Multi-family winterization checklist: 18 steps to take ASAP

Jason Van Steenwyk
Jason Van Steenwyk | 7 min. read
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Published on November 7, 2022

For most of the country, winter is at our doorstep—and as with winters past, it could bring billions of dollars in property damage nationwide. Between 2020 and 2021, insurance losses from winter storms jumped from about $1 billion to over $15 billion, due in large part by just two February storms that affected a large swath of the country, according to the Insurance Information Institute. In fact, those two storms are now ranked as the costliest in U.S. history by the institute.

While winter storms are the most visible cause of winter damage to properties, smaller issues such as colder-than-normal temperatures, ice buildup, or thawing and freezing can also cause major problems. And that’s not to mention the indoor hazards of the season: holiday lights, candles, and space heaters.

If you haven’t started winterizing your apartment buildings, it’s time to get going. And we’re here to help you get ahead of the inevitable impact of the changing seasons. To protect your property from preventable winter storm damage—and to safeguard the interests of your residents—here is a property management maintenance checklist with the top 18 steps landlords, property managers, and community managers should be taking each and every year to winterize apartment buildings.

Property Management Maintenance Checklist: Winterization for Multi-Family Units

#1. Have Boilers and Furnaces Inspected and Serviced Now

Preventive maintenance is always cheaper than an emergency service call. Skipping maintenance to save money in the short term could cost you a lot more money in the long term if all it takes is simple cleaning to keep things running.

Have boilers, furnaces, and HVAC systems cleaned and their filters replaced. Look for parts that need replacing or consider replacing the entire unit if it’s getting older. If you haven’t already, set up a regular maintenance schedule with your provider so you don’t have to remember to make seasonal appointments.

#2. Insulate Your Pipes

Start with the pipes that run through exterior walls or are exposed to the outside elements. If the temperature dips low enough, these are the pipes that will freeze first, and they could burst.

Make sure to check for small cracks or signs of corrosion, especially in older pipes. Those are the weak points where a breach is more likely to happen.

#3. Line Up Service Contracts for Snow Clearing in Advance

If you wait until a storm is imminent—or worse, until the snow has already fallen—your contractors’ other clients will take priority, leaving you and your residents literally stuck. If you haven’t already, now is the time to call your snow-clearing service and get on their radar.

#4. Create a Strategic Snow-Distribution Plan

For roofs and overhangs, work with a structural engineer or your snow-removal vendor to determine how and where to remove snow that builds up on roofs. This is particularly important for flat roofs, where snow can’t slide off as it melts.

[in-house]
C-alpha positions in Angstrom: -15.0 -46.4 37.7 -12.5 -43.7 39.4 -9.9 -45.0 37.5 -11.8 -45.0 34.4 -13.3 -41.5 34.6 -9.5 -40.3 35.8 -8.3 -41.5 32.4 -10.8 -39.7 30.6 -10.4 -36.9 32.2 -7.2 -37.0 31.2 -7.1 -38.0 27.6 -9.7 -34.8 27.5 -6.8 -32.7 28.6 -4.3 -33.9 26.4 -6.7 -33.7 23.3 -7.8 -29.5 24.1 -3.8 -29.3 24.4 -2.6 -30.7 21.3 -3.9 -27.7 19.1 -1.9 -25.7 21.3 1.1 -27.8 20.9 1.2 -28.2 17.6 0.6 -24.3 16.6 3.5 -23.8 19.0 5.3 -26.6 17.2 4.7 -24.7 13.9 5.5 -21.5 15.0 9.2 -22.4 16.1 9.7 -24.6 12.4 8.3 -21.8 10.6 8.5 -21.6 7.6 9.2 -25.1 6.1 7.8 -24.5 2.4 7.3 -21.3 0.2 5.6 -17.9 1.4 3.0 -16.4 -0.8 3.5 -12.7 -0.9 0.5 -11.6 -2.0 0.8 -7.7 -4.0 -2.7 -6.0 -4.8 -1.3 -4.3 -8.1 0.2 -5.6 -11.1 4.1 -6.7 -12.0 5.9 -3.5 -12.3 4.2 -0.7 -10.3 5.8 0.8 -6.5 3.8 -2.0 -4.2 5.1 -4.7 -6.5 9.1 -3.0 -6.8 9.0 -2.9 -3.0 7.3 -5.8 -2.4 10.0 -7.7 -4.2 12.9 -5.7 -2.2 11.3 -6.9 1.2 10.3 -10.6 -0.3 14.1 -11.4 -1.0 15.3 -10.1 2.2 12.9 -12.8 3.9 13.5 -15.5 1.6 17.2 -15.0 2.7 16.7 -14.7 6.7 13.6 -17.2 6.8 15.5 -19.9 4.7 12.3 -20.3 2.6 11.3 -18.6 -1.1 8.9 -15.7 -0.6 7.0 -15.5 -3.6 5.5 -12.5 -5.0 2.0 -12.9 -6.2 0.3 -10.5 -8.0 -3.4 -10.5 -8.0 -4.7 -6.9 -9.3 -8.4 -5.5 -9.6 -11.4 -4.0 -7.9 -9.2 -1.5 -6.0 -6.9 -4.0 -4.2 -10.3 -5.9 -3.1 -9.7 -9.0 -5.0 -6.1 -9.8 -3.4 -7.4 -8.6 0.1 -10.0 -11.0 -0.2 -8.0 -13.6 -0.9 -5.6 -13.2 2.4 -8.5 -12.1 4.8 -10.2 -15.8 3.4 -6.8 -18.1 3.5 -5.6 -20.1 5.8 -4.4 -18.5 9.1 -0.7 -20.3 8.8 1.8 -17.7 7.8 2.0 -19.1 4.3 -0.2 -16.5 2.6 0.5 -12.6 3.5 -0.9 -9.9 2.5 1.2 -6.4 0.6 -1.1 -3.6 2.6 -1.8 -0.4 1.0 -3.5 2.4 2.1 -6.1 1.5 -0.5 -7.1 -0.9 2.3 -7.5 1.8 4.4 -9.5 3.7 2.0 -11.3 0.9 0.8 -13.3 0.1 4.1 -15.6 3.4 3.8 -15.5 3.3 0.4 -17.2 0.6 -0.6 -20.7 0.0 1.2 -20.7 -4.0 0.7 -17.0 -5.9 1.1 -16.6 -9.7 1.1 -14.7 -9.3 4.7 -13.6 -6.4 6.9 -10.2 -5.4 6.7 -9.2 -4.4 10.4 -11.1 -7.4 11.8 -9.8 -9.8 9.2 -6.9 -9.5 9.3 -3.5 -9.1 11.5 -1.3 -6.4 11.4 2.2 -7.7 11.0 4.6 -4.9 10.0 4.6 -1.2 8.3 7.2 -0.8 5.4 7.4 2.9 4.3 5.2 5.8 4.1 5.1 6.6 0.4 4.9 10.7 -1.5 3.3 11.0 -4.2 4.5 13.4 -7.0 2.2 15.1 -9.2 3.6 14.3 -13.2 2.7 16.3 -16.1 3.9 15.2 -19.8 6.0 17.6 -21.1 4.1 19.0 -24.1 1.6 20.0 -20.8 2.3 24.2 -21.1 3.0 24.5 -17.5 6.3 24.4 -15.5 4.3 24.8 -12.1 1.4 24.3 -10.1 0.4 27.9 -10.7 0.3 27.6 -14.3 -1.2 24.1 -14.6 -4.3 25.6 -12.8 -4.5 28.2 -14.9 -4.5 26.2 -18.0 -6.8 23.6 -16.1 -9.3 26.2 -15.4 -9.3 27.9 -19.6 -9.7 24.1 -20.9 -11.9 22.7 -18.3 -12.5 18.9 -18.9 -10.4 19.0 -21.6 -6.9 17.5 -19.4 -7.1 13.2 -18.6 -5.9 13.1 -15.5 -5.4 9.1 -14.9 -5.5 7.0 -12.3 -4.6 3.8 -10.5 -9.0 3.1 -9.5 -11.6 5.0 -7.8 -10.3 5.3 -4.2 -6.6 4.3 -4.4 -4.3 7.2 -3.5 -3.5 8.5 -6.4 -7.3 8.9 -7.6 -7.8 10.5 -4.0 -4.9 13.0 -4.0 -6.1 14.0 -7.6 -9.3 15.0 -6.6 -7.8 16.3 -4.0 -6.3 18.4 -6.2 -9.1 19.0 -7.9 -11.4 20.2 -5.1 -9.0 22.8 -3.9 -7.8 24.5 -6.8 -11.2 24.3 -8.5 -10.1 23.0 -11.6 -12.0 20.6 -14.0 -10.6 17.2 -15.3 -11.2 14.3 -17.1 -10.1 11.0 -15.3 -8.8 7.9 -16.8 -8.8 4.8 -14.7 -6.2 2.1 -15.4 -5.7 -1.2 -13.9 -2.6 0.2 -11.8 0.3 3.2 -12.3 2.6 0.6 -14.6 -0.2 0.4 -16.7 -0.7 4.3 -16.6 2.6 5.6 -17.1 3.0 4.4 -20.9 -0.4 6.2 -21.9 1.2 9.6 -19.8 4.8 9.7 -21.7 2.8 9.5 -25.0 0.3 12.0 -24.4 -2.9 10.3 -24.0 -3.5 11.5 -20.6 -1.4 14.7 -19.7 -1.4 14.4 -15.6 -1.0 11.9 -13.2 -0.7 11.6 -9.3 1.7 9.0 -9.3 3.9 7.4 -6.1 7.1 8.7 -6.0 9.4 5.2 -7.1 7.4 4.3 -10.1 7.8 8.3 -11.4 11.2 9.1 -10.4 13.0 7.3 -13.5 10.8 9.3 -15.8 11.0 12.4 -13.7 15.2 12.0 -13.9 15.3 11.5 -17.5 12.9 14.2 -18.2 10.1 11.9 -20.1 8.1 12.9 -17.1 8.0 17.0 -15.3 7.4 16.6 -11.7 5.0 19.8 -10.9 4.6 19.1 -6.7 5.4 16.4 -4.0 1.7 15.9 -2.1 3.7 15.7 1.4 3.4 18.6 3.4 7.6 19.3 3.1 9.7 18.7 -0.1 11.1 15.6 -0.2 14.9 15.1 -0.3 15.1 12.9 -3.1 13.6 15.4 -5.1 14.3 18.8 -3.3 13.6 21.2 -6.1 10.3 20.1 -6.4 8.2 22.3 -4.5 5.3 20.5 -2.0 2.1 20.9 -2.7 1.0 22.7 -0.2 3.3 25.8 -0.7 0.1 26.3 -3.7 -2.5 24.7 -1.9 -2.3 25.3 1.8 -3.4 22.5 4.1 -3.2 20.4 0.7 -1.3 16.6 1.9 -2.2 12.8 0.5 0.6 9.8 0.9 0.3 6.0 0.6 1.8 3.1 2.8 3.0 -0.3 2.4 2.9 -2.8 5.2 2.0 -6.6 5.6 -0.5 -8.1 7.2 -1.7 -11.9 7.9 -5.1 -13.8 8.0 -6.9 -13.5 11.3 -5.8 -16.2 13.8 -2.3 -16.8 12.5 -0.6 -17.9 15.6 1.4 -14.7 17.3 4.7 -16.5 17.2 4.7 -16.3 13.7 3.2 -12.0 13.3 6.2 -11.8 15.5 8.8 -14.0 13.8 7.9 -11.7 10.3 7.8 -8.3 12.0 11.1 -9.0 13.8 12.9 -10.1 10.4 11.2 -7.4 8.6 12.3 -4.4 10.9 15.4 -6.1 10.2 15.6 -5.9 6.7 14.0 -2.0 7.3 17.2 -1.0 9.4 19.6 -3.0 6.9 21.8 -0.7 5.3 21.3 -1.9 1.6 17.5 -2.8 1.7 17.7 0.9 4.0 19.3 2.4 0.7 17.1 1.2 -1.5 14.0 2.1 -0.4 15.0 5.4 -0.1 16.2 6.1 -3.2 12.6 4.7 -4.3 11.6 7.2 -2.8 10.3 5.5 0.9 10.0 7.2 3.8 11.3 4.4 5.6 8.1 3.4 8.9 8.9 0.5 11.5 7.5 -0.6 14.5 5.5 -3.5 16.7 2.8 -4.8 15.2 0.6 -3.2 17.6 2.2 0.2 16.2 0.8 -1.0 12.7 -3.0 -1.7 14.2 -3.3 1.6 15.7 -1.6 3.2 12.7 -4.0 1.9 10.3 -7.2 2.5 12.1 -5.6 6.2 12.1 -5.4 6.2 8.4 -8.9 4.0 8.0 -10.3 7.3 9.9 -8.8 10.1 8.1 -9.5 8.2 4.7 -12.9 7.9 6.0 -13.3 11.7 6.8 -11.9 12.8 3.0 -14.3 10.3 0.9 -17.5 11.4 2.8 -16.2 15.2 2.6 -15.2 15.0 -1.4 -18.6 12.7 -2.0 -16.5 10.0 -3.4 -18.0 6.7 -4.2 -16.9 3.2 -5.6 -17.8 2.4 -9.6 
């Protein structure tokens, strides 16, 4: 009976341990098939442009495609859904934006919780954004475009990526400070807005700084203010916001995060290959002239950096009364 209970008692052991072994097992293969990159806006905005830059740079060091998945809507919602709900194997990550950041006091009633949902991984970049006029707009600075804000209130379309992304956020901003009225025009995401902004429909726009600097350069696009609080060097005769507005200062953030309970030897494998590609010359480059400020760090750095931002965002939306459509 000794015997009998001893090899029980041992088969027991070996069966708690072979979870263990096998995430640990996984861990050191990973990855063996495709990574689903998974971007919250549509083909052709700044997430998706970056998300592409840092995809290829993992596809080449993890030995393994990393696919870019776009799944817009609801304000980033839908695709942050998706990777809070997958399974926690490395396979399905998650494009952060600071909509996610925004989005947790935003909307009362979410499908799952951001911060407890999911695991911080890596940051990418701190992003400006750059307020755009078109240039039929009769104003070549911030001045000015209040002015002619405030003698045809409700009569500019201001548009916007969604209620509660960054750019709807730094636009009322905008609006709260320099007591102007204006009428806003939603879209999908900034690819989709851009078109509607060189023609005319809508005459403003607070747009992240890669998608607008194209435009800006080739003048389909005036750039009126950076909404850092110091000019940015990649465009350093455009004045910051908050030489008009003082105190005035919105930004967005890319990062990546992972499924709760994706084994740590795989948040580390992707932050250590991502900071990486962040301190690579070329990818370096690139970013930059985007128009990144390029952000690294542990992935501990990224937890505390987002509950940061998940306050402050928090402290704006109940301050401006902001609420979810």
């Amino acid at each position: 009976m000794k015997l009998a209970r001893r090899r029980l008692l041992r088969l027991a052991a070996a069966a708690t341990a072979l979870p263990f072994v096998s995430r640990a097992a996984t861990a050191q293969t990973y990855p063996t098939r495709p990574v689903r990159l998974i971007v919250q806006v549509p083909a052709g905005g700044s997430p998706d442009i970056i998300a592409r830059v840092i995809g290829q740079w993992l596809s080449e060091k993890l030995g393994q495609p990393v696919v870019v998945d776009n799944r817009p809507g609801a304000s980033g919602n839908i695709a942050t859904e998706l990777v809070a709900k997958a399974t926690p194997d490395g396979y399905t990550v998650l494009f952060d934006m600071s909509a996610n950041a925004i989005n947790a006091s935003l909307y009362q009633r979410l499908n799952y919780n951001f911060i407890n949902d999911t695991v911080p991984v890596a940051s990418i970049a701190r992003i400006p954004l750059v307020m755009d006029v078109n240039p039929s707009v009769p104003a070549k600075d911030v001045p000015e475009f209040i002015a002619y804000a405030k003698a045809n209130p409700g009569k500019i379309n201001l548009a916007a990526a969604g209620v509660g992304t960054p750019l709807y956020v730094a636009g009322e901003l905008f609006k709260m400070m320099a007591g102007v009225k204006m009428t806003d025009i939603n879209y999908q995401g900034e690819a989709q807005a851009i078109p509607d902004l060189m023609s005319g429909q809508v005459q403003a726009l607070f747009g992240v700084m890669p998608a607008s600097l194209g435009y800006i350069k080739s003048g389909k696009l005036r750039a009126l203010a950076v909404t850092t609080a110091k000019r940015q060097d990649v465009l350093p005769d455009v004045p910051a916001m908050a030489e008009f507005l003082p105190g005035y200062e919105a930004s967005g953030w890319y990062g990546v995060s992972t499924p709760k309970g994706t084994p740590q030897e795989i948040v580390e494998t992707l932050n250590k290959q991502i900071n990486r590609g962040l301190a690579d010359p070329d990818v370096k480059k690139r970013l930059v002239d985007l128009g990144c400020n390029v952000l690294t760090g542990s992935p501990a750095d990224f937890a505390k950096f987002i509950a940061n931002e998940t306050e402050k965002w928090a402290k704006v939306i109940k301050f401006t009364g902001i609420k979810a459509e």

Snow that collects on roofs can add a lot of weight quickly, especially if snow turns to rain, and the fallen snow absorbs that water. Snow that melts and refreezes can cause ice dams that can block gutters and cause pooling and leaks inside walls.

#5. Clear Autumn Debris out of Your Gutters

Speaking of gutters, get fallen leaves and debris that collected over the fall and summer out now. Clogged gutters will not clear snow melt and rain properly. Water can become trapped and turn to ice, causing an ice dam. Rainwater that overflows from gutters and falls near the foundations can find its way into basements, as well.

#6. Check for Pooling and Loose Shingles

Look for places where water collects on flat roofs or roofs with a shallow grade. These are places you’ll want to fill in or find a way to move the water out. Water that collects may eventually find its way inside through tiny cracks. If it freezes, it will expand and could cause cracking or warping.

Loose shingles present another place for water to get in. Find and replace them before the snow and rain starts.

#7. Keep a Supply of De-Icing Chemicals on Hand

There are different types of de-icing agents for different types of weather. Rock salt (sodium chloride) is inexpensive, but it’s highly corrosive to concrete and is only effective above 12°F. Calcium chloride is more expensive, but more effective—it works until it hits -20°F. It may be wise to use calcium chloride in key areas and rock salt in others. Calcium magnesium acetate (CMA) must be applied prior to bad weather; it doesn’t melt ice, but it does make removal faster and easier. However, it loses its potency below 20°F.

#8. Have Your Trees Trimmed

Snow, ice, and high winds from winter storms can snap limbs and cause entire trees to fall. A quick trim now could prevent dire consequences later.

In particular, look for trees with branches hanging over buildings, driveways, sidewalks, and power lines. Take out dead or dying trees, as well.

#9. Install Insulated Windows

Consider replacing old windows with insulated ones. Ultra high-efficiency and tripled-paned will insulate well both in the winter and the summer. Vinyl frames, meanwhile, are low maintenance, so your windows will last longer.